While the film features recognizable actors like McDormand and David Strathairn, two characters, Swankie and Linda May, play themselves in the film, effectively giving viewers a genuine glimpse into their lives and making the film feel somewhat like a documentary. It’s hard not to feel for these “nomads” as they expose vulnerable parts of their own storied lives to the camera crew.  

As Fern traverses the American West, stunning landscape shots help us understand the importance of the characters’ connection to the land. The cinematography also makes us feel like we’re traveling with the characters, privy to the special community they have built and their bonds of mutual tragedy. Despite the difficulty of their nomadic lifestyle and the hardships they have faced, the characters find joy in simply being alive and being connected to nature and to one another. 

At times, the film did drag on, and I found myself staring into space or hurrying to the kitchen for more snacks without bothering to rifle through the couch cushions and find the remote to press pause. This is largely because the film lacked a real conflict and climax; instead, the entire film seemed to be a prolonged struggle. While this style might more efficiently mirror the experiences of these nomads, as a viewer I found it less engaging. Even though the film was seeped in tragedy and slow-paced, it still packs a quiet punch. I walked away feeling deep empathy for the characters and very touched by their experiences. 

Should you watch it? It depends. If you’re looking for something fast-paced or want some light entertainment for a few hours, skip it. But if you want a completely new viewing experience that’ll teach you about a largely unknown subset of the population, go for it! 

Soul: Best Animated Feature Film, Best Music

The soulful, playful vibes of this movie begin before the movie itself even does, as a jazz remix replaces the music in the quintessential Disney opener. Despite this fun energy and adorable animation, “Soul” tackles abstract and serious topics: the distinction between body and soul, how personalities come to be and—most importantly—how someone finds their “spark.”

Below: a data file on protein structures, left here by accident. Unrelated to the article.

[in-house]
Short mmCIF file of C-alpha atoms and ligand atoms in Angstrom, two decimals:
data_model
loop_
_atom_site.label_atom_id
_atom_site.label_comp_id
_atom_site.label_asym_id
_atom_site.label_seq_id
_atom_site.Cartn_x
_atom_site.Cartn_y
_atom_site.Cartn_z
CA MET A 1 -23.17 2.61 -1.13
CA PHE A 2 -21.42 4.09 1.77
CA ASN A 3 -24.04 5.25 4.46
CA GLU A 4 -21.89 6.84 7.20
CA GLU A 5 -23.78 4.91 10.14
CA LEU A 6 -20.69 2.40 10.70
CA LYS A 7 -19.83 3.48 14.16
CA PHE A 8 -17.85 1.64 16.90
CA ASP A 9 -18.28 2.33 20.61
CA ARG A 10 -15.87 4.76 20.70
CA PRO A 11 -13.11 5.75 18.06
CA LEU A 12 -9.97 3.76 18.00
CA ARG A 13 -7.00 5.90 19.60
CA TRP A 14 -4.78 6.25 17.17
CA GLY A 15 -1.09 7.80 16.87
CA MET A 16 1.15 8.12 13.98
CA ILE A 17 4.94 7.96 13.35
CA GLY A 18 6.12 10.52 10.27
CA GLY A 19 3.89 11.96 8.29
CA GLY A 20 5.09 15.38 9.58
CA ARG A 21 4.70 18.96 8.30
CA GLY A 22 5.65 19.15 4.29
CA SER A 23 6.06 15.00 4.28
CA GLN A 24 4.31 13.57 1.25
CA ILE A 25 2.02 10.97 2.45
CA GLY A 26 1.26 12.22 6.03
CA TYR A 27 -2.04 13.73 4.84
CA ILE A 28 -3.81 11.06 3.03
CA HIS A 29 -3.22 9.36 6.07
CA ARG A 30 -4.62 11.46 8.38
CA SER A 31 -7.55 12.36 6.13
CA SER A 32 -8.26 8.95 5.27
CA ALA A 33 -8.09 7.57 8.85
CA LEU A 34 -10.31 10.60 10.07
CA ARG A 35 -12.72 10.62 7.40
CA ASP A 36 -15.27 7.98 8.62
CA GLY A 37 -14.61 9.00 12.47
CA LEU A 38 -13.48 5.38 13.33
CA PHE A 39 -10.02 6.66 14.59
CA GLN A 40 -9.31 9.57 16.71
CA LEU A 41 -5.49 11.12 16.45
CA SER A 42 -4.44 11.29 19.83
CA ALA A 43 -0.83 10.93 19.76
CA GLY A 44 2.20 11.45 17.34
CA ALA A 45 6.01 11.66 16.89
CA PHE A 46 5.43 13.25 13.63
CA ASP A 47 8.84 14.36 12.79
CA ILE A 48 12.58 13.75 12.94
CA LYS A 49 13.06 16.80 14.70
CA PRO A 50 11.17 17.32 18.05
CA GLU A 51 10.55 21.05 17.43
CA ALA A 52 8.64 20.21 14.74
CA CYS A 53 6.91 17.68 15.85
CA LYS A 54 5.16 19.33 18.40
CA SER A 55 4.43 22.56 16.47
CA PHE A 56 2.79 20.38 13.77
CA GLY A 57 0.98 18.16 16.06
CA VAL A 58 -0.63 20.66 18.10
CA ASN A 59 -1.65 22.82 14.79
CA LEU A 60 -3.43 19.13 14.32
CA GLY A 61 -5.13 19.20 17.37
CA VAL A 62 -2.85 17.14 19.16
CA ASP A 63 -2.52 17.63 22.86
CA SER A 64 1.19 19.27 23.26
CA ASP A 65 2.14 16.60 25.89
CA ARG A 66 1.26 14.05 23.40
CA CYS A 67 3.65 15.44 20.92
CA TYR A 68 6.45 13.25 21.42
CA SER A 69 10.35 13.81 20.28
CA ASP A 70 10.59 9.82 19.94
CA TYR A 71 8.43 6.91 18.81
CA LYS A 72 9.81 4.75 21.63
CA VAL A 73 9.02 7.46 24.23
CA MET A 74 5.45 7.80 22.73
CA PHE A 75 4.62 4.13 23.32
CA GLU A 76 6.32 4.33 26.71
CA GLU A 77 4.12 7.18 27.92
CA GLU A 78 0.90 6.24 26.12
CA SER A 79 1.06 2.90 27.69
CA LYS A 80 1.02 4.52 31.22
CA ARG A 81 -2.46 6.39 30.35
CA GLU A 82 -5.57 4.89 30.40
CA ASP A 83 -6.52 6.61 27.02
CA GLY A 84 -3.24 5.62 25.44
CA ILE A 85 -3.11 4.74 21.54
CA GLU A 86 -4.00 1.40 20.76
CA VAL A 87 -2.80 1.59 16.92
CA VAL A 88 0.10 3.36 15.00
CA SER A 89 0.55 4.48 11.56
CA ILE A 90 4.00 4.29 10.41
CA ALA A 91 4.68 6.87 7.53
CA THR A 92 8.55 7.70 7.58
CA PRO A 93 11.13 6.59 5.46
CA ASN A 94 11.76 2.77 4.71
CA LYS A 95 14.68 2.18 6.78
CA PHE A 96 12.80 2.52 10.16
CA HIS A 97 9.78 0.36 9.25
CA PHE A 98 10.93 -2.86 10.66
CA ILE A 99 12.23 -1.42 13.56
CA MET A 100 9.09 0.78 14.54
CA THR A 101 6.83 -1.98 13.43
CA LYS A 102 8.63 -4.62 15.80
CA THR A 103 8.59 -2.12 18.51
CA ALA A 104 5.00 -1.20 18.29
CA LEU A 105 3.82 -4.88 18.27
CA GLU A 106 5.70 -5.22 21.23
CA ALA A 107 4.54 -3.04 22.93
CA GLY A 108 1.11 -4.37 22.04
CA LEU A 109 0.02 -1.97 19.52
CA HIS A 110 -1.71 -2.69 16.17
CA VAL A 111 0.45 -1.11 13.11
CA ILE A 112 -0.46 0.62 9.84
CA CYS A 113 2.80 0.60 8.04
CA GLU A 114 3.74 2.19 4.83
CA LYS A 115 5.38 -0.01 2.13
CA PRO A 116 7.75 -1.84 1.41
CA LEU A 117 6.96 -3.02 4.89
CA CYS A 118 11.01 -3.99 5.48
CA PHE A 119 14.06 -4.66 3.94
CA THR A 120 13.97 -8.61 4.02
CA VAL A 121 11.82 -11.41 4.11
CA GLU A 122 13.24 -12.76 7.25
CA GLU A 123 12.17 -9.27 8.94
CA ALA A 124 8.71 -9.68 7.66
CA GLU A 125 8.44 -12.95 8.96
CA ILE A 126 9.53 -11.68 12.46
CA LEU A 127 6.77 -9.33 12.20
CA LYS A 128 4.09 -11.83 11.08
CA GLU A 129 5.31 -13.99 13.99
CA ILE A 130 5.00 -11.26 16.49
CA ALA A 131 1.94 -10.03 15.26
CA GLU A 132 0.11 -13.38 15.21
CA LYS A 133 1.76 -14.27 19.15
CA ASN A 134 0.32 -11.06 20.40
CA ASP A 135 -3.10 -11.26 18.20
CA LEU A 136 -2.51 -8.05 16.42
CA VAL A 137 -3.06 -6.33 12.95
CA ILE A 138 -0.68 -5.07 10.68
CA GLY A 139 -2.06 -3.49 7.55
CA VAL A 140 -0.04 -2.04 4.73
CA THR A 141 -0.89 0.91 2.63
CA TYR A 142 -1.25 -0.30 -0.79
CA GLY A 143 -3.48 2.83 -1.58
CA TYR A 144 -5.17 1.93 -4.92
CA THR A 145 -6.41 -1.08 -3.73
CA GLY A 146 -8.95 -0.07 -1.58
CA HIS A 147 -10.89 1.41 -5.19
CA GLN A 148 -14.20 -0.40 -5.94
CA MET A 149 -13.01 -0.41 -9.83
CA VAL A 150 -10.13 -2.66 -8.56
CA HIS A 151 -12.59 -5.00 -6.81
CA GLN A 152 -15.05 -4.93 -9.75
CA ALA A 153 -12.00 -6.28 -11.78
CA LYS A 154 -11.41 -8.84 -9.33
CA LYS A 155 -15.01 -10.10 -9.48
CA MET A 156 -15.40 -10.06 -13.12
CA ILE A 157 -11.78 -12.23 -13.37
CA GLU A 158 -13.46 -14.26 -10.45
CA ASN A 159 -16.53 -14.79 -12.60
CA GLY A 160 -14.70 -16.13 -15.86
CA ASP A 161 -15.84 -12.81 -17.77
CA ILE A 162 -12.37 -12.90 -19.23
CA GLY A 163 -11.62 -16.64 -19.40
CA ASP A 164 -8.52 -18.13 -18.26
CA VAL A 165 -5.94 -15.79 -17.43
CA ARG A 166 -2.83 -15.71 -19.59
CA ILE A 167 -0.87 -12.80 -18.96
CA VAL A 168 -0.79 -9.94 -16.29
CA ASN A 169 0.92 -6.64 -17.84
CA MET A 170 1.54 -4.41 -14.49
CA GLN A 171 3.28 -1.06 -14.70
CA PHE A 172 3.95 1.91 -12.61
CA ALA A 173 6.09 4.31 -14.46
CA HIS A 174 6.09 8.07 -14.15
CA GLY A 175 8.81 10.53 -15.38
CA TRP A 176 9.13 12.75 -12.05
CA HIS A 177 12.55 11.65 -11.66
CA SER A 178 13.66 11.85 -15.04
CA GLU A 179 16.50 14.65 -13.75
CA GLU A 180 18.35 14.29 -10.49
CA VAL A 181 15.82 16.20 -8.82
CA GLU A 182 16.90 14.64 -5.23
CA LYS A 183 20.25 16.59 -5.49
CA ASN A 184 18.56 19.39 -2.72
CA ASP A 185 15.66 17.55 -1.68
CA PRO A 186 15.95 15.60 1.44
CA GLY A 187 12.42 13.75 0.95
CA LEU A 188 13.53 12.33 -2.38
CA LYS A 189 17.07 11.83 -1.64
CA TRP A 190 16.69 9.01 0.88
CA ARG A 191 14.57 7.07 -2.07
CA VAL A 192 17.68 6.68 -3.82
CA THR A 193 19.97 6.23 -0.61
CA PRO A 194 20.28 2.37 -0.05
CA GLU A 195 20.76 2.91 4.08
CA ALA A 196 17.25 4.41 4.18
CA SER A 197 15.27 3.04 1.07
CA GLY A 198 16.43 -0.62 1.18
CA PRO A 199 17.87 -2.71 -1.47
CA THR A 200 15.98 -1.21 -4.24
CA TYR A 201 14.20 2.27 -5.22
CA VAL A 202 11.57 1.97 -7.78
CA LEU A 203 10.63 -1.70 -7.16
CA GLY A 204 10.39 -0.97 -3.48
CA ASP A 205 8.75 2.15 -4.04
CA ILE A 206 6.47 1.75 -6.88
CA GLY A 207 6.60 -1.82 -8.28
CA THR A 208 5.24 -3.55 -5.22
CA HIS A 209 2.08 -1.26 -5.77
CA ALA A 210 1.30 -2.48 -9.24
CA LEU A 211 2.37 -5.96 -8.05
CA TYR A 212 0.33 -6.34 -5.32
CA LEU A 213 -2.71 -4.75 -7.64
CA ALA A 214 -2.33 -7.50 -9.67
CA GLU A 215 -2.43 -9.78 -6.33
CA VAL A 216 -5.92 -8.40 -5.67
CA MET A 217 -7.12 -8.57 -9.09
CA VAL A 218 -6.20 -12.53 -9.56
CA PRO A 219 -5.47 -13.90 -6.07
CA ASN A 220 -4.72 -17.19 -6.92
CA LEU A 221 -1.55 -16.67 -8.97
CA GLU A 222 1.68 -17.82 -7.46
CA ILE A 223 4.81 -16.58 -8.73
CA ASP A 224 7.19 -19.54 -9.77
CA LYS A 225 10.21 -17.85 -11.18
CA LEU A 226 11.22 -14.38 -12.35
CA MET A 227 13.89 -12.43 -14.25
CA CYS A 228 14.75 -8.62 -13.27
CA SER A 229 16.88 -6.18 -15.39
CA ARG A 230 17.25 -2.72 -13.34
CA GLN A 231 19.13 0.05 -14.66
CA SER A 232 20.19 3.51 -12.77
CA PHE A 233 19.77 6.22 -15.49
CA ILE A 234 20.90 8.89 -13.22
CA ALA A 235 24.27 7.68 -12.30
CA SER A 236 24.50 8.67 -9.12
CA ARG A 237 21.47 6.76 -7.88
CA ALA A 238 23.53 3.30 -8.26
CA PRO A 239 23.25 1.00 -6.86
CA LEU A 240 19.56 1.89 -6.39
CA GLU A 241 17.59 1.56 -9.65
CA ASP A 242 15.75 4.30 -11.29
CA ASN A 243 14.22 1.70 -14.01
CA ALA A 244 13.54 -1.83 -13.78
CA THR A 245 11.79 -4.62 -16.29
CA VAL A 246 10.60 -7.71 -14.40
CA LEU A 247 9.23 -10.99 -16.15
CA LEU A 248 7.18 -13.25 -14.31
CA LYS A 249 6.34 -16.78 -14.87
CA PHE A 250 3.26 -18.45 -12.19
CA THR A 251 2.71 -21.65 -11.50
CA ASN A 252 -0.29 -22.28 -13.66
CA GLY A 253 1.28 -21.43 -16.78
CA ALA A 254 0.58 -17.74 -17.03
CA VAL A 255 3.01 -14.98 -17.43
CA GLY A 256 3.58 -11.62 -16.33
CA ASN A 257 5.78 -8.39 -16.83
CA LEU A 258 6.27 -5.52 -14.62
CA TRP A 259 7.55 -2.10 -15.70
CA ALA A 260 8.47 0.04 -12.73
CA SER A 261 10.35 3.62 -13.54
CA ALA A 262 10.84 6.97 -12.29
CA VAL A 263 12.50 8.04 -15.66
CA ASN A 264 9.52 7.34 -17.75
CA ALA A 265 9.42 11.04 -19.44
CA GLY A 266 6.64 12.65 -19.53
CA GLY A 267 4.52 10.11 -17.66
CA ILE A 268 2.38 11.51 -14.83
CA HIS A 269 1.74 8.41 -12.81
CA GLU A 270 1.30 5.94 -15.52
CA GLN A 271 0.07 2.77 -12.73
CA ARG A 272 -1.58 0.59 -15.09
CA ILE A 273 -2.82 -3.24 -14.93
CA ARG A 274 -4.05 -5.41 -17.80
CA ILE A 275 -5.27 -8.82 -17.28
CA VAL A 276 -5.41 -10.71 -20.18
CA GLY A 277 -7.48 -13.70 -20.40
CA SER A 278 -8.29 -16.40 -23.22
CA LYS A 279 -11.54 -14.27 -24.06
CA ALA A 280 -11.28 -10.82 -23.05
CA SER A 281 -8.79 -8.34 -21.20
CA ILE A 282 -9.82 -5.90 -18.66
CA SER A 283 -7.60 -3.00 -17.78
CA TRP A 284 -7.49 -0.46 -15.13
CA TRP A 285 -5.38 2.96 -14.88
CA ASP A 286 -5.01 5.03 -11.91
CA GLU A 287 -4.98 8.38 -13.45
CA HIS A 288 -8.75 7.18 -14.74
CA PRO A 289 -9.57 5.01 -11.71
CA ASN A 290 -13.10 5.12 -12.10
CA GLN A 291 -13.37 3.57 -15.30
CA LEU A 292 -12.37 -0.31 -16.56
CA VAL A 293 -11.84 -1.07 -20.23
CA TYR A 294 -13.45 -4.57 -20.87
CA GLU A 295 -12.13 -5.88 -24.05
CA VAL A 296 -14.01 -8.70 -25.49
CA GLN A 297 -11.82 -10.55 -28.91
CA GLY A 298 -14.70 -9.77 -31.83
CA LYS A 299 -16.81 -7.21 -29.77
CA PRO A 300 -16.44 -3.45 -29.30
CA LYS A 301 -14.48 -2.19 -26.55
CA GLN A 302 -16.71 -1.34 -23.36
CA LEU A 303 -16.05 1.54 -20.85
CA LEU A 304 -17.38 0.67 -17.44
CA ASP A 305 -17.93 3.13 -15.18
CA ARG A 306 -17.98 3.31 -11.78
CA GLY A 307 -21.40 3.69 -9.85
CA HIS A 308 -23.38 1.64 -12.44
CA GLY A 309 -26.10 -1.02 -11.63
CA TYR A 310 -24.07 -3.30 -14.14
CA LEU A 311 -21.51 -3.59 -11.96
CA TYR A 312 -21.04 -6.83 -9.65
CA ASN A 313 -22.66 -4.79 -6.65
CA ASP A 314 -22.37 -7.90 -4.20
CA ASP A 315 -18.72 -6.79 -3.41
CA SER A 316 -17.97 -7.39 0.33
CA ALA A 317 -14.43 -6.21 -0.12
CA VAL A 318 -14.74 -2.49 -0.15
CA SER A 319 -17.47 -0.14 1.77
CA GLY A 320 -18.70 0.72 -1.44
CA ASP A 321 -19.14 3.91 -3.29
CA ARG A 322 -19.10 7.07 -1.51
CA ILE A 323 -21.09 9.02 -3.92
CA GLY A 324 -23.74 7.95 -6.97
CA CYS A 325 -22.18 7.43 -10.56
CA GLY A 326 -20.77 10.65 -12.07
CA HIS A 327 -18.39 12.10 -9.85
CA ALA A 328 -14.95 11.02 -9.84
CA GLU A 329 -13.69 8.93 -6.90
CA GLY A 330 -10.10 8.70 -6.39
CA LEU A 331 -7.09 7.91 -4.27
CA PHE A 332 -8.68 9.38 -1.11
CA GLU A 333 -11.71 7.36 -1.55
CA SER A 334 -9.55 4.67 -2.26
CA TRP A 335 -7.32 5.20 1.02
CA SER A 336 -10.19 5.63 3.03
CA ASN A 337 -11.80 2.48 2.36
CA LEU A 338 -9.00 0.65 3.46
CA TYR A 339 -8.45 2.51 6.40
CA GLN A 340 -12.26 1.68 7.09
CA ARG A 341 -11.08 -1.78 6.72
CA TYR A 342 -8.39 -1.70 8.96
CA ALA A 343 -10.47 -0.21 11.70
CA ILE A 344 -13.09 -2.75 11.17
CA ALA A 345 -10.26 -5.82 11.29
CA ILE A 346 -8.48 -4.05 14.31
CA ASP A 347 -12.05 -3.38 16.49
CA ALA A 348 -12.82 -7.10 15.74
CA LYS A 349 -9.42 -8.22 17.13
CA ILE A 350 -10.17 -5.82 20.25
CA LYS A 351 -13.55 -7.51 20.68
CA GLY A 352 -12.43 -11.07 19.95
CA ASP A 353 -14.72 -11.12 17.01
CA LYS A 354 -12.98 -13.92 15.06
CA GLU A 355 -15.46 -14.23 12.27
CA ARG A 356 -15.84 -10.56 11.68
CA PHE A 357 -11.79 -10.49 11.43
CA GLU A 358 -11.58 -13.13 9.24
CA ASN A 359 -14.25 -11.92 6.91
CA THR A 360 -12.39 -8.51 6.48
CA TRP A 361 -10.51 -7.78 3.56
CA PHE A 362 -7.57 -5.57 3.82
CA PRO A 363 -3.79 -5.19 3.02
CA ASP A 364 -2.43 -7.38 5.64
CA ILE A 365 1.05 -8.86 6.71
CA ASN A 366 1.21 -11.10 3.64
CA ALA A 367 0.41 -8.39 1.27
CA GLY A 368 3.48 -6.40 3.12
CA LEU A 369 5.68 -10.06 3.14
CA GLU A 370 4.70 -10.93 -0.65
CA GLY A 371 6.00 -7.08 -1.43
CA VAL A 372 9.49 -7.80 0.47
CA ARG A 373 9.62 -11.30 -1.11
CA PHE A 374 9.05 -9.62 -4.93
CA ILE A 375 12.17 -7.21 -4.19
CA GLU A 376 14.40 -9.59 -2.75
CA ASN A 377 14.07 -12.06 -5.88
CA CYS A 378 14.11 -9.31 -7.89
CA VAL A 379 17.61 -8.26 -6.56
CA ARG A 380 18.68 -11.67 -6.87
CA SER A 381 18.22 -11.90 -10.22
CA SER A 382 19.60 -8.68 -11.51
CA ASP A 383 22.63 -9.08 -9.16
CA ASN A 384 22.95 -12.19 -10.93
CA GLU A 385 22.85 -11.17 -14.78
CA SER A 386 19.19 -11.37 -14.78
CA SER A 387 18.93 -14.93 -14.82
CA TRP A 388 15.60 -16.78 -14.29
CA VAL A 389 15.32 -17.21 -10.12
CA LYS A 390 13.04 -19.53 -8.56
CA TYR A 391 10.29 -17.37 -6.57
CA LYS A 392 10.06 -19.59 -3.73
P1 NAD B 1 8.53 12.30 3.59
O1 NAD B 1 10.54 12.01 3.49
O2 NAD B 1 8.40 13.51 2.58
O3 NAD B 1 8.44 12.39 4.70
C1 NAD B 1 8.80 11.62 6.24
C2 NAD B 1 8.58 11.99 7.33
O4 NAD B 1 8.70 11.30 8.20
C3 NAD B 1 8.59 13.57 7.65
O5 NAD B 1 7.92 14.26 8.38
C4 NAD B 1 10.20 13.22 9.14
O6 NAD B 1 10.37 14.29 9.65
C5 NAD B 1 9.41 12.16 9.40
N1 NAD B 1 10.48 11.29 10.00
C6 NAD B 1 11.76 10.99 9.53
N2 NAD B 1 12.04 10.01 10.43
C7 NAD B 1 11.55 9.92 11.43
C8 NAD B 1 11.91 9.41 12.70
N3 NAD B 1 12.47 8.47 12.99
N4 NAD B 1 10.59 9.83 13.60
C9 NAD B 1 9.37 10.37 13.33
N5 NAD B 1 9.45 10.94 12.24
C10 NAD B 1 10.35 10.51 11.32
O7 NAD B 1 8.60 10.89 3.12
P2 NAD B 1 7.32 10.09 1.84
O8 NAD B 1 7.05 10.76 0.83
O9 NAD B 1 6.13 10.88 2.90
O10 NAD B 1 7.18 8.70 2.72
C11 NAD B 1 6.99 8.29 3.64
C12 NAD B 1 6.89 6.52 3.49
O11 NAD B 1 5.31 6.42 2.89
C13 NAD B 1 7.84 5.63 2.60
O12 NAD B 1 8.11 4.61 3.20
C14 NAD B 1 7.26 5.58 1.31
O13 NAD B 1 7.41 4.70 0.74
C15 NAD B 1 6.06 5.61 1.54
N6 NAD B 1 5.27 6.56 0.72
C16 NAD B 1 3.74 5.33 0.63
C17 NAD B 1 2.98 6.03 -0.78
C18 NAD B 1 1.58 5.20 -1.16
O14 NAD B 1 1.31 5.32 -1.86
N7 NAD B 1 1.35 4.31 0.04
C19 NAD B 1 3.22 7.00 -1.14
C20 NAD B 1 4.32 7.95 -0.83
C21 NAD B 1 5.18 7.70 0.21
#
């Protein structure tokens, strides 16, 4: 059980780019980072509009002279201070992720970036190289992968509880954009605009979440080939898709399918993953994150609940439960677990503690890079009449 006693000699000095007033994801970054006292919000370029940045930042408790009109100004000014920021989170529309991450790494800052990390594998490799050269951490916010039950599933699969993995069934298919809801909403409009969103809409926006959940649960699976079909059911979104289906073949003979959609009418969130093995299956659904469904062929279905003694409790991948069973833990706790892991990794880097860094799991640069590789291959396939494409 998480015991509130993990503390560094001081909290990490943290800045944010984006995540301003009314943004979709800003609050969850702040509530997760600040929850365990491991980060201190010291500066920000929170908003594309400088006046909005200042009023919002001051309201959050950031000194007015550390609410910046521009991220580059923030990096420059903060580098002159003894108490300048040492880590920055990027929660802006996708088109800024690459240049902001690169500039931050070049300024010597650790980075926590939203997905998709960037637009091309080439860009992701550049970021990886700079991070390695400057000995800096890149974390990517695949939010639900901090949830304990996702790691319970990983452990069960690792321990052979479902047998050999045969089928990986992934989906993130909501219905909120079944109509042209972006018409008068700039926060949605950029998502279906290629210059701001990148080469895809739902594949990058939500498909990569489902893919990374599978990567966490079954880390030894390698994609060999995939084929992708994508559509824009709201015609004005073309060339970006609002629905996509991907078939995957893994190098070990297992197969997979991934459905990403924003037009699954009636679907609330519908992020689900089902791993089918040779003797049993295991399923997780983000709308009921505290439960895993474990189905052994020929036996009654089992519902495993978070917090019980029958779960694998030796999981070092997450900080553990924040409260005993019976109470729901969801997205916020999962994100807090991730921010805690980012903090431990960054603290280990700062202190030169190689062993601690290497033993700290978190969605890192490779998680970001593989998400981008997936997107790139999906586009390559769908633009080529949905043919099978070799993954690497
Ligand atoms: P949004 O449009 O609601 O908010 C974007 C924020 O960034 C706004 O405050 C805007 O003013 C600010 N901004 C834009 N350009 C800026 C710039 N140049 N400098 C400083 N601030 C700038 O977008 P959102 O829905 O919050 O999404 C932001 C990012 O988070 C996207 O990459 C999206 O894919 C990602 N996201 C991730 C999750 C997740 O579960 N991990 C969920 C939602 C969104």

Jamie Foxx voices the lovable Joe Gardner, a middle school music teacher and aspiring jazz musician. After a fatal fall into a drainage hole, Joe misses his one big shot—the chance to perform with jazz superstar Dorothea Williams—and he finds himself heading into the Great Beyond. Although he manages to escape, he instead winds up in the Great Before, where new souls develop their personalities and are mentored prior to starting their lives on Earth. A team of counselors, whose animation consists of neat minimalist, linear designs, operate the Great Before and Beyond. 

During his stint in the Great Before, Joe meets 22 (voiced by Tina Fey), a soul intent on avoiding Earth and the life that comes with it. 22 initially comes across as difficult and stubborn, but that is ultimately revealed to be a front for the extreme anxiety she feels about life on Earth. Joe and 22 learn a lot from one another as they navigate different souls and bodies together.

By far, the coolest part of this movie is its visual representations of abstract concepts. For example, when someone on Earth is truly in their element—performing music, dunking a basketball or meditating—their souls awaken in an atmospheric, dreamy realm far beyond the boundaries of Earth to represent an “out of body experience.” Additionally, when 22 experiences Earth and human senses for the first time, Pixar gifts us many moments of engaging color and shape design on screen to accurately portray her unfamiliar emotions—think Remy teaching his brother how to properly savor food in “Ratatouille.”

Should you watch it? YES. YES. YES. Cute, fun and thought-provoking. Anytime, anywhere, this movie is sure to bring a smile to your face—and maybe a smidge of existential dread too. It is what it is.

Other winners: 

Mank: Best Cinematography, Best Production Design

Minari: Best Supporting Actress

Ma Rainey’s Black Bottom: Best Costume Design, Best Makeup and Hairstyling

My Octopus Teacher: Best Documentary

The Father: Best Actor in a Leading Role, Best Adapted Screenplay